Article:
Once upon a time, Hollywood made fantasy films that appealed to adults and children alike. Films such as Jumanji, Hook, The Addams Family, or Elf could be counted on to keep children entertained with surreal visuals and broad physical humor. And while not exactly Oscar-worthy, such films had a slightly sardonic sensibility that, with a wink and a nod, kept parents from tuning out.
Such fare has dwindled and been replaced in recent years by the offerings of animated powerhouses DreamWorks and Pixar. The few live-action fantasies that have been released—star-studded productions like the hopelessly muddled Percy Jackson and the Olympians: The Lightning Thief or the empty-headed Journey to the Center of the Earth vehicles—have been critical or commercial flops (and sometimes both).
Into that void steps Jack the Giant Slayer. It’s a retelling of Jack and the Beanstalk that is memorable not for its excellence but for its relative competence. It is briskly paced and can entertain across generations, providing chuckles for the adults, propulsive action sequences for teens, and a few gross-out jokes for the kiddies.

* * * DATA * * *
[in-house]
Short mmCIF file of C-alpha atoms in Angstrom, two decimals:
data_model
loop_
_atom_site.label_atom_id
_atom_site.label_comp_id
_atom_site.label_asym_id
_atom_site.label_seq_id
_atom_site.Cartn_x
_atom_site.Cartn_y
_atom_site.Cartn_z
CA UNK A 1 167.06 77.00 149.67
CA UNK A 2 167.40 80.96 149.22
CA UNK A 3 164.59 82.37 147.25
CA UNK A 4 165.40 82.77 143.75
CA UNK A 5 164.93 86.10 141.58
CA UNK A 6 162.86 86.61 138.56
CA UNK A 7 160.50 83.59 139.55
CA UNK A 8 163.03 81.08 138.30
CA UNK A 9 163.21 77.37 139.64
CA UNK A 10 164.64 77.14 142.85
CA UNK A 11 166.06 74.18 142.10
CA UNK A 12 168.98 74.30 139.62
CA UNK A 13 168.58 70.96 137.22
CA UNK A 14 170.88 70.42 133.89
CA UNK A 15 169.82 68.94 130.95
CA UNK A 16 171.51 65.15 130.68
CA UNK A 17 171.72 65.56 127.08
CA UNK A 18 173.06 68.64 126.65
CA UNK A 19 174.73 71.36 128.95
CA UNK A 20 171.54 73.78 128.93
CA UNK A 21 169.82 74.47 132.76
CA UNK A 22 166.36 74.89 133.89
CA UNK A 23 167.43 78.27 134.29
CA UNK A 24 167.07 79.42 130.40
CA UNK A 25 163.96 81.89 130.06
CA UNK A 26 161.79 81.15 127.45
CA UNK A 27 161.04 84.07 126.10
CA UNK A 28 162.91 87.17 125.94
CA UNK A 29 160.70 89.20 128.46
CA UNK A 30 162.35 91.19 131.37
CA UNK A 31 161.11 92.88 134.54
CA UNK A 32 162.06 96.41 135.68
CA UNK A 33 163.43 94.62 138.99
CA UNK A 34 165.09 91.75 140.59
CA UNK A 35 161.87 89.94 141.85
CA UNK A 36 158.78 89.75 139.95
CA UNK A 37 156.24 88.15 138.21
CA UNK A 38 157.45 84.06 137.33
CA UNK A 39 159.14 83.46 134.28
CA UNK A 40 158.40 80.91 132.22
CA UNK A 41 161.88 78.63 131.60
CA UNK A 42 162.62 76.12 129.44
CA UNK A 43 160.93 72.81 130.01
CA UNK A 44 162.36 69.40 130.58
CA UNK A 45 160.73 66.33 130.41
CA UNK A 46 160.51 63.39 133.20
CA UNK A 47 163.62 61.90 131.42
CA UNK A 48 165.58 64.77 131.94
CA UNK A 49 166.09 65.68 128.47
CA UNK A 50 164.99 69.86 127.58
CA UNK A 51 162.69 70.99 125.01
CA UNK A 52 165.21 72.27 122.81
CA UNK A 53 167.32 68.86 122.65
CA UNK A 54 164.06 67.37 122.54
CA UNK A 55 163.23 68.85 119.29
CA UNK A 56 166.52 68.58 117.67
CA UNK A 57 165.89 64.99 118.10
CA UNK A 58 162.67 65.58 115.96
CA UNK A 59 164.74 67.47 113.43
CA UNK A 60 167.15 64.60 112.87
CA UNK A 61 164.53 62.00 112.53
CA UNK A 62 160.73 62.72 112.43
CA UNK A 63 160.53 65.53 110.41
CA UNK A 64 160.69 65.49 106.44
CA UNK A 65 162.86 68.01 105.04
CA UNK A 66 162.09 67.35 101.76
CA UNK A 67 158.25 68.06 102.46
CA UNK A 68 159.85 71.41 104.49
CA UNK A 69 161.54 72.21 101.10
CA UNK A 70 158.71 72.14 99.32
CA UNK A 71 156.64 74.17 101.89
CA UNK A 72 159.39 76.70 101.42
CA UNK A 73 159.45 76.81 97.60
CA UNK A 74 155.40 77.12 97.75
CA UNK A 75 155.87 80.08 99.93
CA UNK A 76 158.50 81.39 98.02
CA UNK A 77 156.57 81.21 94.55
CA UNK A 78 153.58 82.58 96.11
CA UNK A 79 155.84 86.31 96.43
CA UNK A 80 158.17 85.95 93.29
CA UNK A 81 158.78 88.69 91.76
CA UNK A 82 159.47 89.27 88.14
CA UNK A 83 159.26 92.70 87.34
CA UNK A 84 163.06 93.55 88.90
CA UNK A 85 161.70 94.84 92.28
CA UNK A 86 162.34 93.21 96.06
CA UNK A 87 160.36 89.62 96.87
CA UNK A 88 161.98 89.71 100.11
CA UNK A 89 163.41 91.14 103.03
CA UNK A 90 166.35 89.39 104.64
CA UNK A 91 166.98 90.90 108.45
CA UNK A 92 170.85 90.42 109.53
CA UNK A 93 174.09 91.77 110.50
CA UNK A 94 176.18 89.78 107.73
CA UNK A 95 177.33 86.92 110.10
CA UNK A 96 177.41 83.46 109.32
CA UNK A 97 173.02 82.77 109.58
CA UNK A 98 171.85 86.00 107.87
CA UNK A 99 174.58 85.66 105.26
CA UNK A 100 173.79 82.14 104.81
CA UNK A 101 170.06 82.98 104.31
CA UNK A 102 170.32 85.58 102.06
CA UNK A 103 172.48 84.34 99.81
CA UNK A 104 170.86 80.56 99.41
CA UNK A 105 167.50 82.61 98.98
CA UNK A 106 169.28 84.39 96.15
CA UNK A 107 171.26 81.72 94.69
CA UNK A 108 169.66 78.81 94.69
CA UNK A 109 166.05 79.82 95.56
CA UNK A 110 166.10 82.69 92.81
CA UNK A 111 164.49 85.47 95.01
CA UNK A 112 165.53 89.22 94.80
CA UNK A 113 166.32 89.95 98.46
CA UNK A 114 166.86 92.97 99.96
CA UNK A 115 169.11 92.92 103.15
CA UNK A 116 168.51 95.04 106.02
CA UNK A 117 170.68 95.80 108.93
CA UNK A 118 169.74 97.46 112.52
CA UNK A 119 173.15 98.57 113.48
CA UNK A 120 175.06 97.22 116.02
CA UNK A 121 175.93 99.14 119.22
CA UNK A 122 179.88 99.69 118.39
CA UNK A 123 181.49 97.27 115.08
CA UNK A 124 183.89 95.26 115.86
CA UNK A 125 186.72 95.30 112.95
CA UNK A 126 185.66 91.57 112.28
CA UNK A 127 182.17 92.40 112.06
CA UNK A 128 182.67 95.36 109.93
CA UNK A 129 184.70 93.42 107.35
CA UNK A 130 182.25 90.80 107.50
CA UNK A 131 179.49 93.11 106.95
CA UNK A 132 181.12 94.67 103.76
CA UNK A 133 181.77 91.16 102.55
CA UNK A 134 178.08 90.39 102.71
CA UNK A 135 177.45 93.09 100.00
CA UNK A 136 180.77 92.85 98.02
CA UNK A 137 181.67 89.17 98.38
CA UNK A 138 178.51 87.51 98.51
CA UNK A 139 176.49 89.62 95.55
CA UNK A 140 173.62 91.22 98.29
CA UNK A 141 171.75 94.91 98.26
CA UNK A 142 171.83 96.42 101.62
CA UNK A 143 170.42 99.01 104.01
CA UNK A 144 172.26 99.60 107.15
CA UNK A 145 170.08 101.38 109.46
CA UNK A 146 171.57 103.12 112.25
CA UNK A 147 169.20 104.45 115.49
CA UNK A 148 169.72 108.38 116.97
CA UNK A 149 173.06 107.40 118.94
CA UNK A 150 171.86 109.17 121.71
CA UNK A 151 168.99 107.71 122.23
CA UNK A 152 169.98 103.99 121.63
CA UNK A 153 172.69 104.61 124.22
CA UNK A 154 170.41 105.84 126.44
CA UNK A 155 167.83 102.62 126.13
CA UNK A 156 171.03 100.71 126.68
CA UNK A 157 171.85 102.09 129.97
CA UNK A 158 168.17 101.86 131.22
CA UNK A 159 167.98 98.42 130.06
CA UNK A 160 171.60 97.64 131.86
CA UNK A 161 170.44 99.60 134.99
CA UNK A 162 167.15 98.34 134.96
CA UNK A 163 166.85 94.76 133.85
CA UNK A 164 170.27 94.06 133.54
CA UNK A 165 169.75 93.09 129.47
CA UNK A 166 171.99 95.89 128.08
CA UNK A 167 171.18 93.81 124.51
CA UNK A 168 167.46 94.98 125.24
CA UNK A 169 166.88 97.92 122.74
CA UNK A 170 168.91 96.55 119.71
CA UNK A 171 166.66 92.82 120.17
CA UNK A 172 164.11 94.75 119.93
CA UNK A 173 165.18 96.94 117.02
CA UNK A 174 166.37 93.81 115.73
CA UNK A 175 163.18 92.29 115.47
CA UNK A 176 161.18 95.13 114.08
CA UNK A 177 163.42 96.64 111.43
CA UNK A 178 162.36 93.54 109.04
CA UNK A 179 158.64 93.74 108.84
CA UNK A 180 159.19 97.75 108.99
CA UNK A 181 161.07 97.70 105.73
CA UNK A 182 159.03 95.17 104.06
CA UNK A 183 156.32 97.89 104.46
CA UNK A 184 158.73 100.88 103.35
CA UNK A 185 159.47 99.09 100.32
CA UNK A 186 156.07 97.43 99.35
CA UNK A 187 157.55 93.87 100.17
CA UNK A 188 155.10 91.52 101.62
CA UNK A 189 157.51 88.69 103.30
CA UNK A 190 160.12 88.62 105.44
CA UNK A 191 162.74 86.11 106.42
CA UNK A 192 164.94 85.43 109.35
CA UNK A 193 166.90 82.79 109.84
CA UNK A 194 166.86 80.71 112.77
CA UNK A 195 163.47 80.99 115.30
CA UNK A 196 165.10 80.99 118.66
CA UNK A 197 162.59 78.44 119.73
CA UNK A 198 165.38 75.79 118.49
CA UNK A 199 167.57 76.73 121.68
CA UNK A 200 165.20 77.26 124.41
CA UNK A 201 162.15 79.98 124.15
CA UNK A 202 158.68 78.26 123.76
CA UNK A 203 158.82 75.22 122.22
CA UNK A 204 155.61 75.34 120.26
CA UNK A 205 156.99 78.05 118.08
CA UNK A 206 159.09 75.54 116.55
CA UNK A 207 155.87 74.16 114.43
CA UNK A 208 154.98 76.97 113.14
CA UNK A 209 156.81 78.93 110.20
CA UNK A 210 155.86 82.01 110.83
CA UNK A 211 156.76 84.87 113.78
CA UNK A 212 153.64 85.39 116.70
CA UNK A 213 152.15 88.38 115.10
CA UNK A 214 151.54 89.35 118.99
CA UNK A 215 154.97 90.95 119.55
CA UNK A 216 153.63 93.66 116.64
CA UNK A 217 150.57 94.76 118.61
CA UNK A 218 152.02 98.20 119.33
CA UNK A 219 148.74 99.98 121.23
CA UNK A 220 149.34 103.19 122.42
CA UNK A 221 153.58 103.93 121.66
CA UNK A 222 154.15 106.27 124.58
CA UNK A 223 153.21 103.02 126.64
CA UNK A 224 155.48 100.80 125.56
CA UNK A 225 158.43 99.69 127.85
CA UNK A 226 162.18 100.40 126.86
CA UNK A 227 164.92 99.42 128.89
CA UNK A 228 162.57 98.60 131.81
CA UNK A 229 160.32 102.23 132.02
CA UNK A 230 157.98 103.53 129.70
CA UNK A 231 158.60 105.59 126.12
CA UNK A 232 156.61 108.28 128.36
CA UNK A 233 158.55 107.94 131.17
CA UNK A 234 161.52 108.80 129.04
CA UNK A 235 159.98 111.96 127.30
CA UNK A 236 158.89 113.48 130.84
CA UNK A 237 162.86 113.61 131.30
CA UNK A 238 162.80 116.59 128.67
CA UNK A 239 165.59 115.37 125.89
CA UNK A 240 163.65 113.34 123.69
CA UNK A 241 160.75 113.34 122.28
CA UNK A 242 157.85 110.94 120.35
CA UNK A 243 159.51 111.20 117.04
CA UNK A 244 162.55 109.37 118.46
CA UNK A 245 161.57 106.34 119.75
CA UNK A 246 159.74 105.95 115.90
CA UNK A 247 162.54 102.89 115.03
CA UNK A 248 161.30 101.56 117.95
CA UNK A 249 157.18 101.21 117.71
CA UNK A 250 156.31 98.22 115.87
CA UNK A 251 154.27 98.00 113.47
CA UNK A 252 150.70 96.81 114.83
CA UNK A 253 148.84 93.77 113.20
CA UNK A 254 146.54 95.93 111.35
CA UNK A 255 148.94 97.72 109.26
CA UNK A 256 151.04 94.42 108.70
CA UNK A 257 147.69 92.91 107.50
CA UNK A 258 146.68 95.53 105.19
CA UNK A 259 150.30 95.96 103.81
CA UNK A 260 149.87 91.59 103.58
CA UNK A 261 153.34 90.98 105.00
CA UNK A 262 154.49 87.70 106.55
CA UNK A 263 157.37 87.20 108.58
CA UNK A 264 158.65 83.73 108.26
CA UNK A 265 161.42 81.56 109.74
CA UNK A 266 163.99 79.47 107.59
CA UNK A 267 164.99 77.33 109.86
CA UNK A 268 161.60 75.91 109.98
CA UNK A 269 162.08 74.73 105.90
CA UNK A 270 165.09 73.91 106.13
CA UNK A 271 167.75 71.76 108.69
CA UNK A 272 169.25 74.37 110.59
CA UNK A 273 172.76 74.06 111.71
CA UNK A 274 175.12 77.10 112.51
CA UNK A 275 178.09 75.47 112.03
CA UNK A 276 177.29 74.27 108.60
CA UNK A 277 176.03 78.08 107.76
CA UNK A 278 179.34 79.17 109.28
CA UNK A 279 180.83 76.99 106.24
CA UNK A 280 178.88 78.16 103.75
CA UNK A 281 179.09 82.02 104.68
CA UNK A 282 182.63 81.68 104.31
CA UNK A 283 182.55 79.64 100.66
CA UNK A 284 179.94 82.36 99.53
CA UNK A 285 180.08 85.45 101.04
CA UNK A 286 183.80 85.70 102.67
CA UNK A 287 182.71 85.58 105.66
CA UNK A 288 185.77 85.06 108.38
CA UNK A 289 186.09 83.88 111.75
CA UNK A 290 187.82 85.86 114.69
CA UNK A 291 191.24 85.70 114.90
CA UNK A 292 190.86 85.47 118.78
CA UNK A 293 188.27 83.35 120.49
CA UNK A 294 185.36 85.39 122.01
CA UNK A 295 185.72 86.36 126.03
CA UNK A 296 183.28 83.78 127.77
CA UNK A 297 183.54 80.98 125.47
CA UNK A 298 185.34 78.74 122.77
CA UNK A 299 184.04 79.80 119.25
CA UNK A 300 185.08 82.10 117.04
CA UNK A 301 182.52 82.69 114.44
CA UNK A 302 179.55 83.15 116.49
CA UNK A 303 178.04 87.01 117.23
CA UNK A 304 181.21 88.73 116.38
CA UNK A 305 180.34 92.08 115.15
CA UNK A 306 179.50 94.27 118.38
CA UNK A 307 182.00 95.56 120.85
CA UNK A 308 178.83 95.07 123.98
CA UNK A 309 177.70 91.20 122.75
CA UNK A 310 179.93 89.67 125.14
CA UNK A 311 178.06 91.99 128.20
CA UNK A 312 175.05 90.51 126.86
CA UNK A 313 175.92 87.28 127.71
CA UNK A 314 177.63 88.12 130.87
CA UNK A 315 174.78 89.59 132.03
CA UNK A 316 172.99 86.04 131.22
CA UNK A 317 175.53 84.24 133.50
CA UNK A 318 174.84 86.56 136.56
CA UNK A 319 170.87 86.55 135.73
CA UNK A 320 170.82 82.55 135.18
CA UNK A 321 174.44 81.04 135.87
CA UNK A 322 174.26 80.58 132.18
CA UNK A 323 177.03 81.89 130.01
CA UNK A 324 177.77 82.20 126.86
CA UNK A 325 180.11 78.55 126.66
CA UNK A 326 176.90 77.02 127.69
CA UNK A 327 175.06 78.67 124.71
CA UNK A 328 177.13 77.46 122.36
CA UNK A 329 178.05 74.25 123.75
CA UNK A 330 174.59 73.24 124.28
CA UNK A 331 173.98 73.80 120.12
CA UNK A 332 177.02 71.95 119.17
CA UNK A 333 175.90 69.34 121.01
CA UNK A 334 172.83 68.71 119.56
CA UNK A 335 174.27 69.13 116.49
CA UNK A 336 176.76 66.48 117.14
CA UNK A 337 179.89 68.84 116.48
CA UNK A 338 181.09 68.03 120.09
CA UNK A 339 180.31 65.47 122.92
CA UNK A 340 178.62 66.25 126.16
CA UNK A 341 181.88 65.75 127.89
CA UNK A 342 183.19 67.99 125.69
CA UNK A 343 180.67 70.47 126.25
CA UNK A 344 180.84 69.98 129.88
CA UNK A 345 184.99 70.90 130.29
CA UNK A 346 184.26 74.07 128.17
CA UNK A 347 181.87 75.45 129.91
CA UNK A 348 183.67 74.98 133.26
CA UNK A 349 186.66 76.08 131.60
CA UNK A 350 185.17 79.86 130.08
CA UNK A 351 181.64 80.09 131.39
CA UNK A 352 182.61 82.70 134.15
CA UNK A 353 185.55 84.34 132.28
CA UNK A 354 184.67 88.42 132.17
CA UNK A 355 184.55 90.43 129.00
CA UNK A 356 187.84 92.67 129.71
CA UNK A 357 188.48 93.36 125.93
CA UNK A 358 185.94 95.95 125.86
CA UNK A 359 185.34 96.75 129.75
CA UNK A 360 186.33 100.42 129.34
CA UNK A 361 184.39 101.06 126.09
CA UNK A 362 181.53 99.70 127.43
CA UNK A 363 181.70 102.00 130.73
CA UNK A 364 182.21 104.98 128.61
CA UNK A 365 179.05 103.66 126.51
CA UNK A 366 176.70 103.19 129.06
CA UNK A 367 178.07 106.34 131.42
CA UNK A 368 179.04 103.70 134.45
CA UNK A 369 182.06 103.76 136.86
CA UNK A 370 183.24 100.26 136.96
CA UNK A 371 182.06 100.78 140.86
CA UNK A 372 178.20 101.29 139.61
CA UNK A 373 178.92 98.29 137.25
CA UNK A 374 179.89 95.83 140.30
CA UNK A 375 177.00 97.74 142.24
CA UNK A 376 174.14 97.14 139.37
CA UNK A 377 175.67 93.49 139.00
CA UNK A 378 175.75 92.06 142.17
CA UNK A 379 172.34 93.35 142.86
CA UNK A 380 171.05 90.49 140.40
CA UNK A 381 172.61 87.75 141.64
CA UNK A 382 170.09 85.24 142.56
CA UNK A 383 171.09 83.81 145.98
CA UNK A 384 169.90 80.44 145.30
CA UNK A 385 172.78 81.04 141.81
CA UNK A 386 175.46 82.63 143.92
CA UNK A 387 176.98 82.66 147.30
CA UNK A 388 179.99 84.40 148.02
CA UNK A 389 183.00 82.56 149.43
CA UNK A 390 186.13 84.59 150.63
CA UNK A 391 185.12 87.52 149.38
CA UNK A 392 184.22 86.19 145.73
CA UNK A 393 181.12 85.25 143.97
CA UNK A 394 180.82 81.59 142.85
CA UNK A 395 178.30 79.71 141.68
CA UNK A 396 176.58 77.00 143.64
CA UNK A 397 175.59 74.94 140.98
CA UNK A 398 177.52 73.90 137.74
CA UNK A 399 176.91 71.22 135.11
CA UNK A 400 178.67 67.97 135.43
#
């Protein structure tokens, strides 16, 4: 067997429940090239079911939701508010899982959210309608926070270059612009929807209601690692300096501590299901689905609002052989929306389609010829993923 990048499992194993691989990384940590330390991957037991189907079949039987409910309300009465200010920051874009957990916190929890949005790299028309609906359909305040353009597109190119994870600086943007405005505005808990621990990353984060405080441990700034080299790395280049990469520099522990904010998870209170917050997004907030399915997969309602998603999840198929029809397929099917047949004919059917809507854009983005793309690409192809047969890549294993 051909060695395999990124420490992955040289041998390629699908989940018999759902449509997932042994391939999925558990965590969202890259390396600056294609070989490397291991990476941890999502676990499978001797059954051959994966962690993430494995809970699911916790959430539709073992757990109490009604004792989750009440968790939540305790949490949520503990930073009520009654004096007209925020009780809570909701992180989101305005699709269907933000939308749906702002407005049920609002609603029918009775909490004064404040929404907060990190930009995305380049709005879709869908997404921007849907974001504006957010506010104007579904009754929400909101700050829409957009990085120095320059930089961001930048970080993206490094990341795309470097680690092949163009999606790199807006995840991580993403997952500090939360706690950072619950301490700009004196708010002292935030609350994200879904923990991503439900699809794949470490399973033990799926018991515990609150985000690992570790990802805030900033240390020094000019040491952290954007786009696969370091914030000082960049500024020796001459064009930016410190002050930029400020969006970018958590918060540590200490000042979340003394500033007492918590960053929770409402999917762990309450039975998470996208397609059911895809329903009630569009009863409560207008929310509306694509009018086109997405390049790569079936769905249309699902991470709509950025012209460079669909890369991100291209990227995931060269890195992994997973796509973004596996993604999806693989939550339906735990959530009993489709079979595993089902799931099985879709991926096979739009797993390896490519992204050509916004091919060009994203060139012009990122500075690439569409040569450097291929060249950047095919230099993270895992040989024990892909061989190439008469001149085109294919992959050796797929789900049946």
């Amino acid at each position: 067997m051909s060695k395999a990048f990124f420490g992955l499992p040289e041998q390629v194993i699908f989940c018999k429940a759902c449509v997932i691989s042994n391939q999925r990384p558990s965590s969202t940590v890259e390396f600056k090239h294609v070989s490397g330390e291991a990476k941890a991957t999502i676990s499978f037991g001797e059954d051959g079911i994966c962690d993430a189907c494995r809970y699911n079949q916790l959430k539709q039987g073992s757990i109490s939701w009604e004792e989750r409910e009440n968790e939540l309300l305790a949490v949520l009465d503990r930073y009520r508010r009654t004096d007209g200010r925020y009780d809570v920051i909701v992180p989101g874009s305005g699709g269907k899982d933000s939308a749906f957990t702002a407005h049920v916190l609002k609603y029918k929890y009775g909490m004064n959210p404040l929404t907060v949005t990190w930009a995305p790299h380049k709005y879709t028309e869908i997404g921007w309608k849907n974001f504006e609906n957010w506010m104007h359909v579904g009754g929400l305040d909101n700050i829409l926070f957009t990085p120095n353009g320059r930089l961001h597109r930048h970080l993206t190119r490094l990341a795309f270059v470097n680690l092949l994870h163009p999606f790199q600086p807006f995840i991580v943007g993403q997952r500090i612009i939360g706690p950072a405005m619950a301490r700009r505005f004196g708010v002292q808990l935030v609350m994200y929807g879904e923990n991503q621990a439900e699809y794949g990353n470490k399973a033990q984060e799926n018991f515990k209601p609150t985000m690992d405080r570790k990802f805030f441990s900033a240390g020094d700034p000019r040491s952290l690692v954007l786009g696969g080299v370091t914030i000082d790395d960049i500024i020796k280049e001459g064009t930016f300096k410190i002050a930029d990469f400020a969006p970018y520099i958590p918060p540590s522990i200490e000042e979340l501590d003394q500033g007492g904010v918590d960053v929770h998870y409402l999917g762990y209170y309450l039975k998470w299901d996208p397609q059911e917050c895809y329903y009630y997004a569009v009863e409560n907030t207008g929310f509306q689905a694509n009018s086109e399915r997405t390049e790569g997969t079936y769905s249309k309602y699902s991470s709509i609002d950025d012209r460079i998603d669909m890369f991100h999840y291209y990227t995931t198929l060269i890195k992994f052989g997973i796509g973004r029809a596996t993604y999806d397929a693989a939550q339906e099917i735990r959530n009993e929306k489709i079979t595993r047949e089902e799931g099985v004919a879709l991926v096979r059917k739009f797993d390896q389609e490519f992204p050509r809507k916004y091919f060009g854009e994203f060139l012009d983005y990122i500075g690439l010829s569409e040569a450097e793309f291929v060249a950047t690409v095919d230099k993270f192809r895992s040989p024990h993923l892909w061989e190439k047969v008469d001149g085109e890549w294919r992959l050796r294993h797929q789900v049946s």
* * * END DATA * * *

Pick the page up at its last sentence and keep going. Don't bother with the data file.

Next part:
When Jack (Nicholas Hoult) traded his uncle’s horse for a set of magic beans, he wasn’t just opening himself up for an adventure filled with gold and gold geese and gold harps and a giant who wants to use his bones to grind his bread. In director Bryan Singer’s version of the tale, Jack’s trade sparks a man-versus-giant war.
With permission from the king (Ian McShane), Jack ascends the beanstalk beside gallant knight Elmont (Ewan McGregor) to rescue the kingdom’s beautiful princess, Isabelle (Eleanor Tomlinson). Also in tow is the scheming Roderick (Stanley Tucci), to whom Isabelle is betrothed. He knows about the magic beans and possesses a magic crown, the only tool capable of controlling the giants.
That is “giants,” plural: There is a whole army of angry, agitated, and armed behemoths waiting for their shot at revenge on the little people down below.
Though far from perfect—among other issues, Hoult and Tomlinson, the putative leads, are out-acted not only by McShane, McGregor, and Tucci, but also by veteran character actors Ewen Brenner and Eddie Marsan—Singer and the screenplay’s writers (one of whom is the criminally underrated Christopher McQuarrie) keep the plot moving at a relatively brisk pace.
Jack and the Giant Slayer was screened for critics in 3D; as always, I must suggest audiences view the picture in 2D and save themselves the surcharge. While less aggressively awful than some other pictures in the format (I’m looking at you, Hansel and Gretel: Witch Hunters), the effect adds little to the experience.
We may be in for something of a renaissance of the family-friendly fantasy, as Sam Raimi (the auteur behind the Evil Dead and Spider-Man trilogies) takes audiences back to Oz next weekend in what promises to be a high-octane, visually stunning film.
Until then, though, movie-goers in search of something to keep parents and children alike entertained will be pleasantly surprised by Jack the Giant Slayer.